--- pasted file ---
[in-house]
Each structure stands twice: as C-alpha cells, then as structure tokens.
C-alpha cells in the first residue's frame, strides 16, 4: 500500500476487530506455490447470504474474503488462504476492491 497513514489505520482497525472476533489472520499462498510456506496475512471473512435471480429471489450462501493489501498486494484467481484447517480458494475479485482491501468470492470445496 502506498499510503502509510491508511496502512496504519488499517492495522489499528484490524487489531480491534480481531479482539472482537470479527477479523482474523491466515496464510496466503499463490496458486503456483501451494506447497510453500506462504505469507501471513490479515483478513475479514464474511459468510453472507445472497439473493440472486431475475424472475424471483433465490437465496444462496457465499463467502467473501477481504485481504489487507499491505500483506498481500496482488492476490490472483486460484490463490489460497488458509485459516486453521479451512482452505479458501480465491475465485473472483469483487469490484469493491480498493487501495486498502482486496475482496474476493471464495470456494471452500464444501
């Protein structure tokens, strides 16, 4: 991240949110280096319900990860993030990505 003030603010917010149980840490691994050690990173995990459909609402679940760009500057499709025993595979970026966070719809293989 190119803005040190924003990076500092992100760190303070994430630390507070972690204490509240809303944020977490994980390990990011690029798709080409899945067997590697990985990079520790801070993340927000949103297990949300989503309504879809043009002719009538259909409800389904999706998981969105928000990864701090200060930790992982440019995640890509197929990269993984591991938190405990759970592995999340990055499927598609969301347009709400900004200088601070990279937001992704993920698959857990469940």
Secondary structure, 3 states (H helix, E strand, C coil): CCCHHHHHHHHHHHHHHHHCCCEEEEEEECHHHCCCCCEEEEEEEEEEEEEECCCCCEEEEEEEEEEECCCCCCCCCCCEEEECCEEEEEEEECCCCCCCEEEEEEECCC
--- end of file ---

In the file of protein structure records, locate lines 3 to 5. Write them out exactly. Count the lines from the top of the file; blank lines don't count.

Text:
C-alpha cells in the first residue's frame, strides 16, 4: 500500500476487530506455490447470504474474503488462504476492491 497513514489505520482497525472476533489472520499462498510456506496475512471473512435471480429471489450462501493489501498486494484467481484447517480458494475479485482491501468470492470445496 502506498499510503502509510491508511496502512496504519488499517492495522489499528484490524487489531480491534480481531479482539472482537470479527477479523482474523491466515496464510496466503499463490496458486503456483501451494506447497510453500506462504505469507501471513490479515483478513475479514464474511459468510453472507445472497439473493440472486431475475424472475424471483433465490437465496444462496457465499463467502467473501477481504485481504489487507499491505500483506498481500496482488492476490490472483486460484490463490489460497488458509485459516486453521479451512482452505479458501480465491475465485473472483469483487469490484469493491480498493487501495486498502482486496475482496474476493471464495470456494471452500464444501
């Protein structure tokens, strides 16, 4: 991240949110280096319900990860993030990505 003030603010917010149980840490691994050690990173995990459909609402679940760009500057499709025993595979970026966070719809293989 190119803005040190924003990076500092992100760190303070994430630390507070972690204490509240809303944020977490994980390990990011690029798709080409899945067997590697990985990079520790801070993340927000949103297990949300989503309504879809043009002719009538259909409800389904999706998981969105928000990864701090200060930790992982440019995640890509197929990269993984591991938190405990759970592995999340990055499927598609969301347009709400900004200088601070990279937001992704993920698959857990469940």
Secondary structure, 3 states (H helix, E strand, C coil): CCCHHHHHHHHHHHHHHHHCCCEEEEEEECHHHCCCCCEEEEEEEEEEEEEECCCCCEEEEEEEEEEECCCCCCCCCCCEEEECCEEEEEEEECCCCCCCEEEEEEECCC